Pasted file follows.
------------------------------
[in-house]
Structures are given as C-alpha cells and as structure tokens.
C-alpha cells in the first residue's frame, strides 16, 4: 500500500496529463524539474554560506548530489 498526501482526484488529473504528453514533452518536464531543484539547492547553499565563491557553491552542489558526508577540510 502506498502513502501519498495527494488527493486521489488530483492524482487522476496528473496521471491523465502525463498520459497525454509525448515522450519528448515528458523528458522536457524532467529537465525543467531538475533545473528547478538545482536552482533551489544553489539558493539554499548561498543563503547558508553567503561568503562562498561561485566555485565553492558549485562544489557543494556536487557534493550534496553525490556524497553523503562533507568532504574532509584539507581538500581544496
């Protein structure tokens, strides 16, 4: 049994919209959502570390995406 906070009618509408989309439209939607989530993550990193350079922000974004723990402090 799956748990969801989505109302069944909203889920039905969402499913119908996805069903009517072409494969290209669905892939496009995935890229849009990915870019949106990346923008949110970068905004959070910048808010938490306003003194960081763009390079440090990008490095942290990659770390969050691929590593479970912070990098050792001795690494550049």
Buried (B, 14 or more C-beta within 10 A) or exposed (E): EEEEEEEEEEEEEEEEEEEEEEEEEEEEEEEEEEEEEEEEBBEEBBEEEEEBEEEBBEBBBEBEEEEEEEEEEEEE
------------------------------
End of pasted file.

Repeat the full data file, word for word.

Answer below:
[in-house]
Structures are given as C-alpha cells and as structure tokens.
C-alpha cells in the first residue's frame, strides 16, 4: 500500500496529463524539474554560506548530489 498526501482526484488529473504528453514533452518536464531543484539547492547553499565563491557553491552542489558526508577540510 502506498502513502501519498495527494488527493486521489488530483492524482487522476496528473496521471491523465502525463498520459497525454509525448515522450519528448515528458523528458522536457524532467529537465525543467531538475533545473528547478538545482536552482533551489544553489539558493539554499548561498543563503547558508553567503561568503562562498561561485566555485565553492558549485562544489557543494556536487557534493550534496553525490556524497553523503562533507568532504574532509584539507581538500581544496
């Protein structure tokens, strides 16, 4: 049994919209959502570390995406 906070009618509408989309439209939607989530993550990193350079922000974004723990402090 799956748990969801989505109302069944909203889920039905969402499913119908996805069903009517072409494969290209669905892939496009995935890229849009990915870019949106990346923008949110970068905004959070910048808010938490306003003194960081763009390079440090990008490095942290990659770390969050691929590593479970912070990098050792001795690494550049």
Buried (B, 14 or more C-beta within 10 A) or exposed (E): EEEEEEEEEEEEEEEEEEEEEEEEEEEEEEEEEEEEEEEEBBEEBBEEEEEBEEEBBEBBBEBEEEEEEEEEEEEE